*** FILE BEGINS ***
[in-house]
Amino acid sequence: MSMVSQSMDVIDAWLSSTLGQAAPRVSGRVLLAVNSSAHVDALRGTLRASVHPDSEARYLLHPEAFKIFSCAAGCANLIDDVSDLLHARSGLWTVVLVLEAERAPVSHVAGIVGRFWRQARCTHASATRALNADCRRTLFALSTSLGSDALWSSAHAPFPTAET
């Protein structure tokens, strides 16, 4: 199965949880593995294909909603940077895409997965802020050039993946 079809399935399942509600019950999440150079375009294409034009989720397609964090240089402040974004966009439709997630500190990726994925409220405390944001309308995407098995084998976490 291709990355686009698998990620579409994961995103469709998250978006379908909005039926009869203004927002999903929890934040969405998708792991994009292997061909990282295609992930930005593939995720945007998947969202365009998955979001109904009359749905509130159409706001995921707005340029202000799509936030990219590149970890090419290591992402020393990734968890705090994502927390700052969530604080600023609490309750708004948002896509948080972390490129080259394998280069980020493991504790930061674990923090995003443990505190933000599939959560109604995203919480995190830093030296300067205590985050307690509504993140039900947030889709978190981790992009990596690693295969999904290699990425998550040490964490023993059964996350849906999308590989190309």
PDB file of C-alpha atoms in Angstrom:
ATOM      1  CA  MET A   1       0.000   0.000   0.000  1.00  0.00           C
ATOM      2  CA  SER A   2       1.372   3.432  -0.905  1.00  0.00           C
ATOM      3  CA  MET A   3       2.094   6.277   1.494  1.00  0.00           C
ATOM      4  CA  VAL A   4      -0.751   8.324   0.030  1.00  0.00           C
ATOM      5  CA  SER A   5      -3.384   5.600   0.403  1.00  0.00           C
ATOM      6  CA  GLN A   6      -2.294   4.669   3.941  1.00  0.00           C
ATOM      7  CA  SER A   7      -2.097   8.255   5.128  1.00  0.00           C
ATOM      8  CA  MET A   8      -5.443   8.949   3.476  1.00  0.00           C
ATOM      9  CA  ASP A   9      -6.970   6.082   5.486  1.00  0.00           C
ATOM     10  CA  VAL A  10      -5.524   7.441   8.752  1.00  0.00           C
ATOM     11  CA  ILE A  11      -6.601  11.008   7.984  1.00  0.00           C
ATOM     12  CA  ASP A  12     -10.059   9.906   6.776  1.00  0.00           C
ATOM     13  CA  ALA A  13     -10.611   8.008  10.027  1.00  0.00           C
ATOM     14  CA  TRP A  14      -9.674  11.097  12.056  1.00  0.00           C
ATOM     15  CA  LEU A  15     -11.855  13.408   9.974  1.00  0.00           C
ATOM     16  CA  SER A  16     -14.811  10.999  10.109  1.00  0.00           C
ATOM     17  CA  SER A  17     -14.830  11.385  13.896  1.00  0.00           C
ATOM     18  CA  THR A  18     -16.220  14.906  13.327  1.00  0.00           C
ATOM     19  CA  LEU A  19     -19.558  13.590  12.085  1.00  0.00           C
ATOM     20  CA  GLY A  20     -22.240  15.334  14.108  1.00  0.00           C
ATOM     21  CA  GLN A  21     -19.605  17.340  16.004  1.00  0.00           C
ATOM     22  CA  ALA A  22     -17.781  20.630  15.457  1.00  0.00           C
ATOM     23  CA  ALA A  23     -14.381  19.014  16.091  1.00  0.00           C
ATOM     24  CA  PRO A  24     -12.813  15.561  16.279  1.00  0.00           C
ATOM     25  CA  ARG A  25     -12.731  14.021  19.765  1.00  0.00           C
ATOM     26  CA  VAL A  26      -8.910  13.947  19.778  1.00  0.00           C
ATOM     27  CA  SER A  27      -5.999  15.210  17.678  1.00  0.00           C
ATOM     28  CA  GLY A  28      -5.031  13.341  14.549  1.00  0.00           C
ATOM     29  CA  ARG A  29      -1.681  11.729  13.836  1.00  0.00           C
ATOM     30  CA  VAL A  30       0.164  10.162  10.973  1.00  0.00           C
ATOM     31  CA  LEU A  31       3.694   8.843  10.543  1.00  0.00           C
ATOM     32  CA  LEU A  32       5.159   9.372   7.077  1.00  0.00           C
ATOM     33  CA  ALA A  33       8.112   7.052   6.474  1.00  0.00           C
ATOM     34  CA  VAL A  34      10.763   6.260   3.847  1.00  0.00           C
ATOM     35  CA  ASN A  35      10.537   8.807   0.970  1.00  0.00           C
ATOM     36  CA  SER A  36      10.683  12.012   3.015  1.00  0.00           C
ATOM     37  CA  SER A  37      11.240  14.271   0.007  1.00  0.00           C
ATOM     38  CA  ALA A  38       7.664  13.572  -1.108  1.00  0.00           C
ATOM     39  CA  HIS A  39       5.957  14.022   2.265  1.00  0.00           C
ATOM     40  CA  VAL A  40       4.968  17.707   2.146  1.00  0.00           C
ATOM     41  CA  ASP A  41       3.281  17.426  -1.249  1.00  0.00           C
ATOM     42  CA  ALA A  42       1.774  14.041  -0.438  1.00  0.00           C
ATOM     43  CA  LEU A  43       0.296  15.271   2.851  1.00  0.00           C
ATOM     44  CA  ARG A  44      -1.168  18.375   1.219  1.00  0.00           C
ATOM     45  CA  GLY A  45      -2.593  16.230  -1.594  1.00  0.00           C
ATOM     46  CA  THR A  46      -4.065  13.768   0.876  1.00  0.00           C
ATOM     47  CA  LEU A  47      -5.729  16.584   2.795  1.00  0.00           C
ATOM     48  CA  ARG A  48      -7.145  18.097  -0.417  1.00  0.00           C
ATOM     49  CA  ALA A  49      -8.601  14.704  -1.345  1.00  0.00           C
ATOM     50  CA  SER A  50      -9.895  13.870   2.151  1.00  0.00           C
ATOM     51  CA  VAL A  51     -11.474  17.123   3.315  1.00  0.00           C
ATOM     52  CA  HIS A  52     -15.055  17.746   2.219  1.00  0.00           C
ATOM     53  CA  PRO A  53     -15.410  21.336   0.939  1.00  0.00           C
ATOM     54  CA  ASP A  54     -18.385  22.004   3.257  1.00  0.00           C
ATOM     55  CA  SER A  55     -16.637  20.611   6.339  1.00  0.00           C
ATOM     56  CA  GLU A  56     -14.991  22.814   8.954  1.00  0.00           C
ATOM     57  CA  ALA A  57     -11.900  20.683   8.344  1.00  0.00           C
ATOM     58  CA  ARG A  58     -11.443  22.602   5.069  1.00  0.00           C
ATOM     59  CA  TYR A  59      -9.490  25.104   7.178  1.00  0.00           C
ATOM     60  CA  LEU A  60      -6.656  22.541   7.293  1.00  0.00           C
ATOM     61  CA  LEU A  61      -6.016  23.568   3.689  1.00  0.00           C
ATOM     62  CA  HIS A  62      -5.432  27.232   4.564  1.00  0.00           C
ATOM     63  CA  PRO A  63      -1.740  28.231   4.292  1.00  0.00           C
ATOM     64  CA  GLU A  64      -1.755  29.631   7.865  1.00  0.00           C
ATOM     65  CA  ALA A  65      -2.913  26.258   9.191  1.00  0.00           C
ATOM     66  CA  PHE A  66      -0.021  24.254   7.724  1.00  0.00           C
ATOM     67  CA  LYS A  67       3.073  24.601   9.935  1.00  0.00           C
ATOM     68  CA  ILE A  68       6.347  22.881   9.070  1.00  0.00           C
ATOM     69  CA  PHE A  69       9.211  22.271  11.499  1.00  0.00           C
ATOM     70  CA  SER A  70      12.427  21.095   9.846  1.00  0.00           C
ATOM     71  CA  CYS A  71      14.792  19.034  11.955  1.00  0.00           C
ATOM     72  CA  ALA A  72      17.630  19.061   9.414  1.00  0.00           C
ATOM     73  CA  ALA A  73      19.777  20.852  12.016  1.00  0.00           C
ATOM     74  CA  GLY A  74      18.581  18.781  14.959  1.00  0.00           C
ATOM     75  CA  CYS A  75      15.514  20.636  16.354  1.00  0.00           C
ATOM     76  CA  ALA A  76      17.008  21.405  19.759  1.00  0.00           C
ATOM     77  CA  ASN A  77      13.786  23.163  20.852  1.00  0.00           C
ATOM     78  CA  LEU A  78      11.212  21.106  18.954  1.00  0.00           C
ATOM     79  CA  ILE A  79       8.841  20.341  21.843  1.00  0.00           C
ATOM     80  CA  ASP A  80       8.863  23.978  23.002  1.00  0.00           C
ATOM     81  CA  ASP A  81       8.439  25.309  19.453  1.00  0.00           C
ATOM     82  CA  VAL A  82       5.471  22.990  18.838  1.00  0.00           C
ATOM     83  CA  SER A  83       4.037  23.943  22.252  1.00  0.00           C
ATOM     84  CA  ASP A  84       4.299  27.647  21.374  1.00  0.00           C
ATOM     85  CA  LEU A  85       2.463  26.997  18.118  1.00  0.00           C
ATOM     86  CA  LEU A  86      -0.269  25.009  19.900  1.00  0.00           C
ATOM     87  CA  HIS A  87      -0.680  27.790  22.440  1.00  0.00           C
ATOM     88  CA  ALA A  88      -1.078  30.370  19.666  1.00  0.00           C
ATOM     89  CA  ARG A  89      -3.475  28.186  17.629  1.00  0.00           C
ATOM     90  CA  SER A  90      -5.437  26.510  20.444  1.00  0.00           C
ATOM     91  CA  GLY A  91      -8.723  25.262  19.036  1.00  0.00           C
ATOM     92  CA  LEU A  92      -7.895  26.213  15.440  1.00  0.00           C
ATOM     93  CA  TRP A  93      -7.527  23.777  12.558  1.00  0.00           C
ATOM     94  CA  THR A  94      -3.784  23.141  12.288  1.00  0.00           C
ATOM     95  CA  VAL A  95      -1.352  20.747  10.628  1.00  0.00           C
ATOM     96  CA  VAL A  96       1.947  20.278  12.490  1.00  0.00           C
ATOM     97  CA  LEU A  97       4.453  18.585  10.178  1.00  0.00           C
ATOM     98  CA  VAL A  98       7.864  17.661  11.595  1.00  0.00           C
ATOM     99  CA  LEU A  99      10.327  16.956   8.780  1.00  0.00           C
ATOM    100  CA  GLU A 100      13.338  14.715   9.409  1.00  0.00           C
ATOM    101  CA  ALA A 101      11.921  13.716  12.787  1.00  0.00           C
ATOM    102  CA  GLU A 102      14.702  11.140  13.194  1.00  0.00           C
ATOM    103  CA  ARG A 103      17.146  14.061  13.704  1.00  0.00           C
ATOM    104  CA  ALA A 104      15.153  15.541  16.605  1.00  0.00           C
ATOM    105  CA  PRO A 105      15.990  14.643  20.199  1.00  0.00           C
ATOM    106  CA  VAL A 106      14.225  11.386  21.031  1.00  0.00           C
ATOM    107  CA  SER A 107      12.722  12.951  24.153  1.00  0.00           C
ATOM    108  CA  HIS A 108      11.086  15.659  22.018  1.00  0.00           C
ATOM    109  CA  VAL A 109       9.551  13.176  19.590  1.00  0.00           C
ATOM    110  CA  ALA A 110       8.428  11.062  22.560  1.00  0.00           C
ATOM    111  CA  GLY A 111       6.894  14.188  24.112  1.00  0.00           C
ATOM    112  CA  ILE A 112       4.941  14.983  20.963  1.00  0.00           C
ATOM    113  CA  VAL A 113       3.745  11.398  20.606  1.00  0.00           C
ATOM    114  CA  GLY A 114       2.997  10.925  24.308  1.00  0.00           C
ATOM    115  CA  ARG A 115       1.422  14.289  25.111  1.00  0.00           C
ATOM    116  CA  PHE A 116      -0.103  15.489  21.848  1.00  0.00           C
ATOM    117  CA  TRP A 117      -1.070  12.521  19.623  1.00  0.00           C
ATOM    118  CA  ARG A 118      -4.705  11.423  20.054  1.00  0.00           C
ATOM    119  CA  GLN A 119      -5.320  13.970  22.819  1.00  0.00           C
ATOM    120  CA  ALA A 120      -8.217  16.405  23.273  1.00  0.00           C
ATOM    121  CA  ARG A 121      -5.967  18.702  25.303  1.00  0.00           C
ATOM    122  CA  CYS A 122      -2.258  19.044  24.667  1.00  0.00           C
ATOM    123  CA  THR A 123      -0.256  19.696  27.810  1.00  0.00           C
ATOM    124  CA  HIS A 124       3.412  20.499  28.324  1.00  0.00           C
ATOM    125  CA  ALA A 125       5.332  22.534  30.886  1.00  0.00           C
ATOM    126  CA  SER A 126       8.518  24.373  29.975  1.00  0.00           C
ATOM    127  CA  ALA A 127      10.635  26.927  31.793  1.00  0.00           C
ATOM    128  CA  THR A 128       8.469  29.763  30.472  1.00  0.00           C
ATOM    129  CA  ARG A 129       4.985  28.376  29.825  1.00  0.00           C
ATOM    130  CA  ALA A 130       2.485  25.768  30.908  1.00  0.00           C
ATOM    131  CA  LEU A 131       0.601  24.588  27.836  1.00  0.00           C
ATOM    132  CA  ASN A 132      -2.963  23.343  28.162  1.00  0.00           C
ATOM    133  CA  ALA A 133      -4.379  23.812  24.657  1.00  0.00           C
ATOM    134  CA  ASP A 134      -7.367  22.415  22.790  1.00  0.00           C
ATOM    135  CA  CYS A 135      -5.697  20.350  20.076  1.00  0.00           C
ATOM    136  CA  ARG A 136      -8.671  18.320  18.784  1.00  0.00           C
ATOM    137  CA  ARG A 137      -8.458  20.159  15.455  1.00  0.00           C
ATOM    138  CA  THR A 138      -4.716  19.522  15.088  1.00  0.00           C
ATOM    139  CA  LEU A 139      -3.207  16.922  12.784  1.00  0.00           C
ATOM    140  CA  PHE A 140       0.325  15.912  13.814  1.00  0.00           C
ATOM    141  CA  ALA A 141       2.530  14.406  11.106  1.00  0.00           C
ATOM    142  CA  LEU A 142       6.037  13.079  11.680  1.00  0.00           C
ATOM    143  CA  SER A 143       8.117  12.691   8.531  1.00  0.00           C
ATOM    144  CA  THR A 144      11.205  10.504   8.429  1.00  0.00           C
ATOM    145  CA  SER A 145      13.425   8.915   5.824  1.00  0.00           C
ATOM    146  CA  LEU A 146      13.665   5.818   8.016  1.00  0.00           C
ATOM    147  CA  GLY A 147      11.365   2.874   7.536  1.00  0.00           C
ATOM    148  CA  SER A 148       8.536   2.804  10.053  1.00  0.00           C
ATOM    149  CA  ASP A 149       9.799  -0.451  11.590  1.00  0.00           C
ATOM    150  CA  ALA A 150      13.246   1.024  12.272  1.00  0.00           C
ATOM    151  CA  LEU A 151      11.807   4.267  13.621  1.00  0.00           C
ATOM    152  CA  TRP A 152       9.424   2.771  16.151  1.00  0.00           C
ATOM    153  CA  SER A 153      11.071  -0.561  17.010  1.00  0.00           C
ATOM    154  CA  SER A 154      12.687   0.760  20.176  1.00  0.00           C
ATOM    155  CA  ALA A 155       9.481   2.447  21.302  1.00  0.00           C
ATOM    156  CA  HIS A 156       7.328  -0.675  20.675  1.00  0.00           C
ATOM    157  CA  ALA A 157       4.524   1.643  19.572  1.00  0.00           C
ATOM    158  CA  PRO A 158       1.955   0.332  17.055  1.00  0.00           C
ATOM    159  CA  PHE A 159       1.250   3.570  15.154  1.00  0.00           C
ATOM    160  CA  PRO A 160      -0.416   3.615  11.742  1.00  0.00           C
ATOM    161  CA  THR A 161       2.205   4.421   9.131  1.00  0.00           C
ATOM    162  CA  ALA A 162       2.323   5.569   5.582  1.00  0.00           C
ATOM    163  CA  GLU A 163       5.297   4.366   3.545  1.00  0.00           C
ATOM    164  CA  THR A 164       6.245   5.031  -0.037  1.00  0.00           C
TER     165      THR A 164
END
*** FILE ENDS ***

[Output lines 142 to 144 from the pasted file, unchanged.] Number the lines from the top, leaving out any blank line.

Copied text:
ATOM    138  CA  THR A 138      -4.716  19.522  15.088  1.00  0.00           C
ATOM    139  CA  LEU A 139      -3.207  16.922  12.784  1.00  0.00           C
ATOM    140  CA  PHE A 140       0.325  15.912  13.814  1.00  0.00           C